Songs of Tokyo Festival is an annual1 special program from NHK World, as part of its Songs of Tokyo TV segment. Songs of Tokyo showcases Japanese music acts with translation and feedback from global fans. Now that its 2020 fest had the ON AIR moment last weekend, it is free on demand viewing online here. The VOD expires January 31, 2021.
While Songs of Tokyo and the associated festivals have been going on for some time, it’s always pretty wild to catch the artists on domestic TV that I had to fly to Japan to see. NHK World is commonly broadcasted as a community program in metro areas in the west, or as a freebie in world packages in bundled television services like cable. It’s weird to be able to see all that at 1080 broadcast resolution, where as the real-time web stream looks like, well, a piece of crap. I mean, it probably looks fine normally for NHK programs but these live shows have a lot of visuals going on, and there were just not enough bits. In fact the VOD has the same mushiness look, just much better than the stream.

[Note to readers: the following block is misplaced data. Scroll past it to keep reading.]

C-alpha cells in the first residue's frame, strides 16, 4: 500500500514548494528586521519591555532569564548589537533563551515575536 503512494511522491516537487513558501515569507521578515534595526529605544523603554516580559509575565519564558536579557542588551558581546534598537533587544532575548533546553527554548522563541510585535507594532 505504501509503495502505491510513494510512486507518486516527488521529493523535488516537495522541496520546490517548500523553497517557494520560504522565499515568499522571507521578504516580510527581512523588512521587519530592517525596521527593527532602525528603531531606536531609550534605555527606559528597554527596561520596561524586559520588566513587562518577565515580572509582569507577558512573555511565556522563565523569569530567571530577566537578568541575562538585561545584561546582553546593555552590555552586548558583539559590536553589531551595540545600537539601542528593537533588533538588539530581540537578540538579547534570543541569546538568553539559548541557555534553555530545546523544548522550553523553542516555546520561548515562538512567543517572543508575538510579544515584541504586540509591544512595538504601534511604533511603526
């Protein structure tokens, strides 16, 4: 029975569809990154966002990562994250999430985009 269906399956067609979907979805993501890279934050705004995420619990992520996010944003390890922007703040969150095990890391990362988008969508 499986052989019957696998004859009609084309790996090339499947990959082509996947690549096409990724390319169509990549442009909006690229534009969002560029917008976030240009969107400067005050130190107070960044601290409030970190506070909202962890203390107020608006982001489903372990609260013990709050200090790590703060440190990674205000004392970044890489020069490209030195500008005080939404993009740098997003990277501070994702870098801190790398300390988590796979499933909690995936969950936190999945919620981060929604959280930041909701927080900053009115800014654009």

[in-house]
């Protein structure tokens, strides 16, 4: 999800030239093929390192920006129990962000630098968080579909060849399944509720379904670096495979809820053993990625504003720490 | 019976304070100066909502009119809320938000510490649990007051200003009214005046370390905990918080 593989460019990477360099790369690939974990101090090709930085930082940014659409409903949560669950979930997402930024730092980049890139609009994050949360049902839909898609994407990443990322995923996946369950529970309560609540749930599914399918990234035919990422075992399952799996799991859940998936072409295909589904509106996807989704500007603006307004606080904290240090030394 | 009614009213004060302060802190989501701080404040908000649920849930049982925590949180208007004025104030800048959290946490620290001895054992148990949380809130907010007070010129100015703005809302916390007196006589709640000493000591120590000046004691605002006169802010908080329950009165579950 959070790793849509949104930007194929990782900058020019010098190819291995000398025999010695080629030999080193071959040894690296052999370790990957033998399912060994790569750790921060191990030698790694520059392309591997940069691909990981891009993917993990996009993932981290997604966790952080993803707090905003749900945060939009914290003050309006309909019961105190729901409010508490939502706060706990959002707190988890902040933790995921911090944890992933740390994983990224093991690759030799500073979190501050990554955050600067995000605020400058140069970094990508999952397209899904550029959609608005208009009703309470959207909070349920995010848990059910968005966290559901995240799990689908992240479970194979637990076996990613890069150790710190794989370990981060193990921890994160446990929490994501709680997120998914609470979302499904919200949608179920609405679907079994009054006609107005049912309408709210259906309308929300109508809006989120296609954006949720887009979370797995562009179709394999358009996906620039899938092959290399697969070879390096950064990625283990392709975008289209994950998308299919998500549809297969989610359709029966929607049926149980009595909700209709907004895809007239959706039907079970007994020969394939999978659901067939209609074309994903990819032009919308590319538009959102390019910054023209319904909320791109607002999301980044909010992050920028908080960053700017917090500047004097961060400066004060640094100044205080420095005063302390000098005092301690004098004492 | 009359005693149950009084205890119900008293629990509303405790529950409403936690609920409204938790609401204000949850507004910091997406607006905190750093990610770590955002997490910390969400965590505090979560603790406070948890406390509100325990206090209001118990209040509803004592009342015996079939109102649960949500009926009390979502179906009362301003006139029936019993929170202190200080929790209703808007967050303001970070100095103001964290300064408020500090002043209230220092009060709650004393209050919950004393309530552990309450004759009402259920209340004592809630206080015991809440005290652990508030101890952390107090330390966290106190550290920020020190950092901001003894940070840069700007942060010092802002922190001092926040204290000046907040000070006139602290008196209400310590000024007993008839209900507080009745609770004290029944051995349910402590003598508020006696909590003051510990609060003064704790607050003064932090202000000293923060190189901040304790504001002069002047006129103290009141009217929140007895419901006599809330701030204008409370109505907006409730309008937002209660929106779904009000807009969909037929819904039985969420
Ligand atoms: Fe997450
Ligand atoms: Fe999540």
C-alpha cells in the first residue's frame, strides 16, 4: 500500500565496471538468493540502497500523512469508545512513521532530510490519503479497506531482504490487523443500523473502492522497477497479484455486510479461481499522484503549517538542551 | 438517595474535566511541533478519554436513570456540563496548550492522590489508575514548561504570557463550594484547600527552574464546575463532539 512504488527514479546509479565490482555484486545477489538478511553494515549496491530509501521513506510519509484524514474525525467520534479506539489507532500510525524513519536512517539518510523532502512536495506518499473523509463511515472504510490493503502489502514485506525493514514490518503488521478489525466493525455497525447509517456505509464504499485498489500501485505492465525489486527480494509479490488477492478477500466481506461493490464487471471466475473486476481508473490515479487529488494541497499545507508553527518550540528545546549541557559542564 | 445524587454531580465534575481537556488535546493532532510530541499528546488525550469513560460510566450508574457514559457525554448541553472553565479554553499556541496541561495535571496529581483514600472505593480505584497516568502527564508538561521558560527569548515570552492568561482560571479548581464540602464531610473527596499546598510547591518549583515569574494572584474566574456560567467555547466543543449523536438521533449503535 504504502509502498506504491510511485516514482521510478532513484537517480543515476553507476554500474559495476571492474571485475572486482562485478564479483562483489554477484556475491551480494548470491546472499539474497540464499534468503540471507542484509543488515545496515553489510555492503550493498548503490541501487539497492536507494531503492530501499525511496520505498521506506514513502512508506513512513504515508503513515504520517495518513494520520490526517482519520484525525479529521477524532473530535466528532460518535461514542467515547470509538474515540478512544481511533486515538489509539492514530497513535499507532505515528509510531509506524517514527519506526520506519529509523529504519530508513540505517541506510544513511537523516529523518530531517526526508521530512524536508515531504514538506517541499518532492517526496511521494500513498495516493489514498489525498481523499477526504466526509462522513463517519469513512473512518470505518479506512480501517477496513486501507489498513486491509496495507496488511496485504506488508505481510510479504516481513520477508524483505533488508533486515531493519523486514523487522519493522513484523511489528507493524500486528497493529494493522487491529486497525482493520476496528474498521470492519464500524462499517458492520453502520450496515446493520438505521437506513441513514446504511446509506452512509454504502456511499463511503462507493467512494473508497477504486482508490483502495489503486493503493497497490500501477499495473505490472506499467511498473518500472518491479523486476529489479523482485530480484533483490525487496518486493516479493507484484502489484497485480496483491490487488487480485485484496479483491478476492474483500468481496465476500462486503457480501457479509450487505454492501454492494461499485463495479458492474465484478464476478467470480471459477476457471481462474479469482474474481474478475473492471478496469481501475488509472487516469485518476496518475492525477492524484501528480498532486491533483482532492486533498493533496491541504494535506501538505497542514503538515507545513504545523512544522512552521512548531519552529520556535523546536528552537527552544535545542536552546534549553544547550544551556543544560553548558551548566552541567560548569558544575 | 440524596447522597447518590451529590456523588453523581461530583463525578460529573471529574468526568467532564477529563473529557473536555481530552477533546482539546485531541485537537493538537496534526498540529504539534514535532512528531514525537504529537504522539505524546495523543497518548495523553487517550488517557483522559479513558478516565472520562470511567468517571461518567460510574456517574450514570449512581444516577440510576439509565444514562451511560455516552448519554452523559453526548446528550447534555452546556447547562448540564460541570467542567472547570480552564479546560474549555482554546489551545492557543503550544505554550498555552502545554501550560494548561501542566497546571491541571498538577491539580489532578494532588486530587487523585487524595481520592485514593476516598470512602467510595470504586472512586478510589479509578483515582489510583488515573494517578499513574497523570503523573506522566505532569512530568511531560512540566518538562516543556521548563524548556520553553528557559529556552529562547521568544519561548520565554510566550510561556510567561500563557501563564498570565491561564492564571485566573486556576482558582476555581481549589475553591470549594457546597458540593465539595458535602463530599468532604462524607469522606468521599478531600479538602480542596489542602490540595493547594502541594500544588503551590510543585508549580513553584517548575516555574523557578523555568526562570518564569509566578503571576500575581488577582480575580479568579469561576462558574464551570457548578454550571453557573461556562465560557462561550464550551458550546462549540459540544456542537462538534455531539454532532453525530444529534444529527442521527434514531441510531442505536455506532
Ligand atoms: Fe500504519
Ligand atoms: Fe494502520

For this 2020 edition of Songs of Tokyo Festival, instead of in-person audience, there are a bunch of people put on 2 big TV in the venue (NHK Hall), Zoom-style. They act more or less like your typical studio audience.
Enough leading up, I think it’s time to reflect on this 25-minute TV segment that I’ve watched 4 times already in about 48 hours. First of all, the visuals in the back is full blown Mai-Note production value. Fans of IM@S lives will know it well, but I think this is more cranked up than usual given the set is just a giant half-circle LCD wall.
The 15th Anniversary song survived the Coronavirus and we got a presentation of it at Songs of Tokyo Fest. It’s the first time everyone’s seen it performed. It’s not even performed by the original cast–but this is the kind of song that everyone will get to perform. Nandodemo Waraou is also the first IM@S group song with SideM, which means dudes and gals get to sing together, a first for the franchise.
It’s an hour-long TV program including Nana Mizuki, BanG Dream (Popipa, Roselia, RAS), and IM@S. So that they gave ~22 out of 48 minutes of the time to them is already pretty great. In usual JUNGO fashion, team IDOLM@STER’s performance is crammed with little things. Let’s try to unpack some.